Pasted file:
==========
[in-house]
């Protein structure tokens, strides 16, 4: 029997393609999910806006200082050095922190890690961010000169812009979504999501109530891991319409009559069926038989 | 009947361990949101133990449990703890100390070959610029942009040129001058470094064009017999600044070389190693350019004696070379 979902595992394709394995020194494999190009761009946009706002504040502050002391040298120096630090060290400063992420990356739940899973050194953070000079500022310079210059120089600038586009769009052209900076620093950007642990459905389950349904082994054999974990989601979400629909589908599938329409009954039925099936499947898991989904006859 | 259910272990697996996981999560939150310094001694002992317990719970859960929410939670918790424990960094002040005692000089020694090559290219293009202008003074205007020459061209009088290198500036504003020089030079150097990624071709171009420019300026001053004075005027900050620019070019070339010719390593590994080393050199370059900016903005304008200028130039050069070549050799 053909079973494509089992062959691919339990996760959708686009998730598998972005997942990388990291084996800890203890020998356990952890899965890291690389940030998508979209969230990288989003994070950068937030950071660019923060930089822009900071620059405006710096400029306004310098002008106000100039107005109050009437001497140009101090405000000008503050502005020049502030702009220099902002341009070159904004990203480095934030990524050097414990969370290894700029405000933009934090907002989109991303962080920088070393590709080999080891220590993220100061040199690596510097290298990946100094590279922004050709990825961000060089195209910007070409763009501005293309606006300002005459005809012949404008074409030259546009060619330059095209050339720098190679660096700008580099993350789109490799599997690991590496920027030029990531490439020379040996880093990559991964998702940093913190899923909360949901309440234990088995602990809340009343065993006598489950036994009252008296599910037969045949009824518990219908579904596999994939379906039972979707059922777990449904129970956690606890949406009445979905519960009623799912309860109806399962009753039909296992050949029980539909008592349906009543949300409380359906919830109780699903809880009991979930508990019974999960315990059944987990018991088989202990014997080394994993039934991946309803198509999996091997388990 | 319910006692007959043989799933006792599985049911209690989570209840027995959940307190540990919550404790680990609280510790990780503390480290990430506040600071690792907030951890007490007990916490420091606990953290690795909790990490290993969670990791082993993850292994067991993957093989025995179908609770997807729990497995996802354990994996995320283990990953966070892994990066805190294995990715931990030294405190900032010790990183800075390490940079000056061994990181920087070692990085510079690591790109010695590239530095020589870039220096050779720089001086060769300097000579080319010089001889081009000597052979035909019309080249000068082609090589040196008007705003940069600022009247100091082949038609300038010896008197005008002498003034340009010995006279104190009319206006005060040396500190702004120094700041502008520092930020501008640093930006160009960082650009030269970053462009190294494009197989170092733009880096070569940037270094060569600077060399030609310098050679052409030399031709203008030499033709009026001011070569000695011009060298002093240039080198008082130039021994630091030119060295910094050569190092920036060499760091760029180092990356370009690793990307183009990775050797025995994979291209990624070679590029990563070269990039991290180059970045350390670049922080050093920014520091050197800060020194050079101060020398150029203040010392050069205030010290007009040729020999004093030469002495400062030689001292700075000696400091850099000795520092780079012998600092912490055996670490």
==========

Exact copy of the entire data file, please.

[in-house]
């Protein structure tokens, strides 16, 4: 029997393609999910806006200082050095922190890690961010000169812009979504999501109530891991319409009559069926038989 | 009947361990949101133990449990703890100390070959610029942009040129001058470094064009017999600044070389190693350019004696070379 979902595992394709394995020194494999190009761009946009706002504040502050002391040298120096630090060290400063992420990356739940899973050194953070000079500022310079210059120089600038586009769009052209900076620093950007642990459905389950349904082994054999974990989601979400629909589908599938329409009954039925099936499947898991989904006859 | 259910272990697996996981999560939150310094001694002992317990719970859960929410939670918790424990960094002040005692000089020694090559290219293009202008003074205007020459061209009088290198500036504003020089030079150097990624071709171009420019300026001053004075005027900050620019070019070339010719390593590994080393050199370059900016903005304008200028130039050069070549050799 053909079973494509089992062959691919339990996760959708686009998730598998972005997942990388990291084996800890203890020998356990952890899965890291690389940030998508979209969230990288989003994070950068937030950071660019923060930089822009900071620059405006710096400029306004310098002008106000100039107005109050009437001497140009101090405000000008503050502005020049502030702009220099902002341009070159904004990203480095934030990524050097414990969370290894700029405000933009934090907002989109991303962080920088070393590709080999080891220590993220100061040199690596510097290298990946100094590279922004050709990825961000060089195209910007070409763009501005293309606006300002005459005809012949404008074409030259546009060619330059095209050339720098190679660096700008580099993350789109490799599997690991590496920027030029990531490439020379040996880093990559991964998702940093913190899923909360949901309440234990088995602990809340009343065993006598489950036994009252008296599910037969045949009824518990219908579904596999994939379906039972979707059922777990449904129970956690606890949406009445979905519960009623799912309860109806399962009753039909296992050949029980539909008592349906009543949300409380359906919830109780699903809880009991979930508990019974999960315990059944987990018991088989202990014997080394994993039934991946309803198509999996091997388990 | 319910006692007959043989799933006792599985049911209690989570209840027995959940307190540990919550404790680990609280510790990780503390480290990430506040600071690792907030951890007490007990916490420091606990953290690795909790990490290993969670990791082993993850292994067991993957093989025995179908609770997807729990497995996802354990994996995320283990990953966070892994990066805190294995990715931990030294405190900032010790990183800075390490940079000056061994990181920087070692990085510079690591790109010695590239530095020589870039220096050779720089001086060769300097000579080319010089001889081009000597052979035909019309080249000068082609090589040196008007705003940069600022009247100091082949038609300038010896008197005008002498003034340009010995006279104190009319206006005060040396500190702004120094700041502008520092930020501008640093930006160009960082650009030269970053462009190294494009197989170092733009880096070569940037270094060569600077060399030609310098050679052409030399031709203008030499033709009026001011070569000695011009060298002093240039080198008082130039021994630091030119060295910094050569190092920036060499760091760029180092990356370009690793990307183009990775050797025995994979291209990624070679590029990563070269990039991290180059970045350390670049922080050093920014520091050197800060020194050079101060020398150029203040010392050069205030010290007009040729020999004093030469002495400062030689001292700075000696400091850099000795520092780079012998600092912490055996670490």